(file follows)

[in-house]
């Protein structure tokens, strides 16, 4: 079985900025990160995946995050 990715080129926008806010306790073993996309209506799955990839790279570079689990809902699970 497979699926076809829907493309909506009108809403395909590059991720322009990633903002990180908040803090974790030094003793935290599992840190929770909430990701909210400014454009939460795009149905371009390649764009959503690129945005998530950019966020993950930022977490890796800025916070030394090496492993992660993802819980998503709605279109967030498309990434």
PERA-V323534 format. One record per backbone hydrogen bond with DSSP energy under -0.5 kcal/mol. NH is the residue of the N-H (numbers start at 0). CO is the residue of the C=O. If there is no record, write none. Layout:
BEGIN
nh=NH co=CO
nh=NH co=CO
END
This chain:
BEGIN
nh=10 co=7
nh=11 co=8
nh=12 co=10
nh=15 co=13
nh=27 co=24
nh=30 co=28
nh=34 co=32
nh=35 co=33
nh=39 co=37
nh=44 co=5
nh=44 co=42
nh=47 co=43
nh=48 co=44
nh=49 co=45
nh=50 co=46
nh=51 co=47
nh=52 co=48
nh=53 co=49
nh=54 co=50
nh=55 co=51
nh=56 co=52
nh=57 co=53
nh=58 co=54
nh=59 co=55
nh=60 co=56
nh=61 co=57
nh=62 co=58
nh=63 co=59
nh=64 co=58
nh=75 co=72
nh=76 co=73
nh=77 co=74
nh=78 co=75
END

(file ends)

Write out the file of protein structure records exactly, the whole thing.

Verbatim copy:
[in-house]
């Protein structure tokens, strides 16, 4: 079985900025990160995946995050 990715080129926008806010306790073993996309209506799955990839790279570079689990809902699970 497979699926076809829907493309909506009108809403395909590059991720322009990633903002990180908040803090974790030094003793935290599992840190929770909430990701909210400014454009939460795009149905371009390649764009959503690129945005998530950019966020993950930022977490890796800025916070030394090496492993992660993802819980998503709605279109967030498309990434």
PERA-V323534 format. One record per backbone hydrogen bond with DSSP energy under -0.5 kcal/mol. NH is the residue of the N-H (numbers start at 0). CO is the residue of the C=O. If there is no record, write none. Layout:
BEGIN
nh=NH co=CO
nh=NH co=CO
END
This chain:
BEGIN
nh=10 co=7
nh=11 co=8
nh=12 co=10
nh=15 co=13
nh=27 co=24
nh=30 co=28
nh=34 co=32
nh=35 co=33
nh=39 co=37
nh=44 co=5
nh=44 co=42
nh=47 co=43
nh=48 co=44
nh=49 co=45
nh=50 co=46
nh=51 co=47
nh=52 co=48
nh=53 co=49
nh=54 co=50
nh=55 co=51
nh=56 co=52
nh=57 co=53
nh=58 co=54
nh=59 co=55
nh=60 co=56
nh=61 co=57
nh=62 co=58
nh=63 co=59
nh=64 co=58
nh=75 co=72
nh=76 co=73
nh=77 co=74
nh=78 co=75
END